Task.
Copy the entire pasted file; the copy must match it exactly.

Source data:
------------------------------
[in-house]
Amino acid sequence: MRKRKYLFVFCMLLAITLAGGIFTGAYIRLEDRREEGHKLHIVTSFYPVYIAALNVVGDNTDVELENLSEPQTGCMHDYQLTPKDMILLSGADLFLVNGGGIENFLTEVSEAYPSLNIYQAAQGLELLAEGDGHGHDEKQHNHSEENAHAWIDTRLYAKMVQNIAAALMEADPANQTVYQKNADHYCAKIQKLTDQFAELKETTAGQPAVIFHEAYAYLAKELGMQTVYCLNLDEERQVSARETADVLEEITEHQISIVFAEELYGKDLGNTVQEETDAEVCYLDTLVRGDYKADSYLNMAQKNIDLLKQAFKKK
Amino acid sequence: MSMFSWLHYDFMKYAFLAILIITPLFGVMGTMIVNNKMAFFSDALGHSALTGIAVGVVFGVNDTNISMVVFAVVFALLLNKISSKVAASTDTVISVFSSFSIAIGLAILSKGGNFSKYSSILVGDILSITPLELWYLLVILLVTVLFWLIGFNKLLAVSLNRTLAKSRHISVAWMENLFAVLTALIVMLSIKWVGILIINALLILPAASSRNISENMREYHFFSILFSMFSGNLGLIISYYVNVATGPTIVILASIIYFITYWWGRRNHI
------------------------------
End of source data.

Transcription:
[in-house]
Amino acid sequence: MRKRKYLFVFCMLLAITLAGGIFTGAYIRLEDRREEGHKLHIVTSFYPVYIAALNVVGDNTDVELENLSEPQTGCMHDYQLTPKDMILLSGADLFLVNGGGIENFLTEVSEAYPSLNIYQAAQGLELLAEGDGHGHDEKQHNHSEENAHAWIDTRLYAKMVQNIAAALMEADPANQTVYQKNADHYCAKIQKLTDQFAELKETTAGQPAVIFHEAYAYLAKELGMQTVYCLNLDEERQVSARETADVLEEITEHQISIVFAEELYGKDLGNTVQEETDAEVCYLDTLVRGDYKADSYLNMAQKNIDLLKQAFKKK
Amino acid sequence: MSMFSWLHYDFMKYAFLAILIITPLFGVMGTMIVNNKMAFFSDALGHSALTGIAVGVVFGVNDTNISMVVFAVVFALLLNKISSKVAASTDTVISVFSSFSIAIGLAILSKGGNFSKYSSILVGDILSITPLELWYLLVILLVTVLFWLIGFNKLLAVSLNRTLAKSRHISVAWMENLFAVLTALIVMLSIKWVGILIINALLILPAASSRNISENMREYHFFSILFSMFSGNLGLIISYYVNVATGPTIVILASIIYFITYWWGRRNHI